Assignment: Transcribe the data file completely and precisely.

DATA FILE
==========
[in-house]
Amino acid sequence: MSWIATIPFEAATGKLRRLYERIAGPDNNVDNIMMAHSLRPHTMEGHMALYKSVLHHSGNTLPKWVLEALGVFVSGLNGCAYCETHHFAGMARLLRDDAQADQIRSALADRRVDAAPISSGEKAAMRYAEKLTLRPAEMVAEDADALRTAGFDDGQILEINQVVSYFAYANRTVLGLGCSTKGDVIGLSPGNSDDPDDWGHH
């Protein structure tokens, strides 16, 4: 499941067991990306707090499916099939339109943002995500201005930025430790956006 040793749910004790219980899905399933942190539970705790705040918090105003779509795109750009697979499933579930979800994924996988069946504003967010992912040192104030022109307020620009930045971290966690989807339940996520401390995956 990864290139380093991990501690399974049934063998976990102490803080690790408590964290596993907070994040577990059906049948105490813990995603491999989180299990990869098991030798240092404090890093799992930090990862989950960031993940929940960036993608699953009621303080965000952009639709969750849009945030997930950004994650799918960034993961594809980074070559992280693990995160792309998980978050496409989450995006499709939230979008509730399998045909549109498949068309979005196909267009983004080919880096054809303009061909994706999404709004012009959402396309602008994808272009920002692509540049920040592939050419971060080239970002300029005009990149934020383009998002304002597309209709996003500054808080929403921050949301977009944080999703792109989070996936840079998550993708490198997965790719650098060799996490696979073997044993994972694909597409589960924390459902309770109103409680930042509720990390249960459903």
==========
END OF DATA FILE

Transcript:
[in-house]
Amino acid sequence: MSWIATIPFEAATGKLRRLYERIAGPDNNVDNIMMAHSLRPHTMEGHMALYKSVLHHSGNTLPKWVLEALGVFVSGLNGCAYCETHHFAGMARLLRDDAQADQIRSALADRRVDAAPISSGEKAAMRYAEKLTLRPAEMVAEDADALRTAGFDDGQILEINQVVSYFAYANRTVLGLGCSTKGDVIGLSPGNSDDPDDWGHH
């Protein structure tokens, strides 16, 4: 499941067991990306707090499916099939339109943002995500201005930025430790956006 040793749910004790219980899905399933942190539970705790705040918090105003779509795109750009697979499933579930979800994924996988069946504003967010992912040192104030022109307020620009930045971290966690989807339940996520401390995956 990864290139380093991990501690399974049934063998976990102490803080690790408590964290596993907070994040577990059906049948105490813990995603491999989180299990990869098991030798240092404090890093799992930090990862989950960031993940929940960036993608699953009621303080965000952009639709969750849009945030997930950004994650799918960034993961594809980074070559992280693990995160792309998980978050496409989450995006499709939230979008509730399998045909549109498949068309979005196909267009983004080919880096054809303009061909994706999404709004012009959402396309602008994808272009920002692509540049920040592939050419971060080239970002300029005009990149934020383009998002304002597309209709996003500054808080929403921050949301977009944080999703792109989070996936840079998550993708490198997965790719650098060799996490696979073997044993994972694909597409589960924390459902309770109103409680930042509720990390249960459903």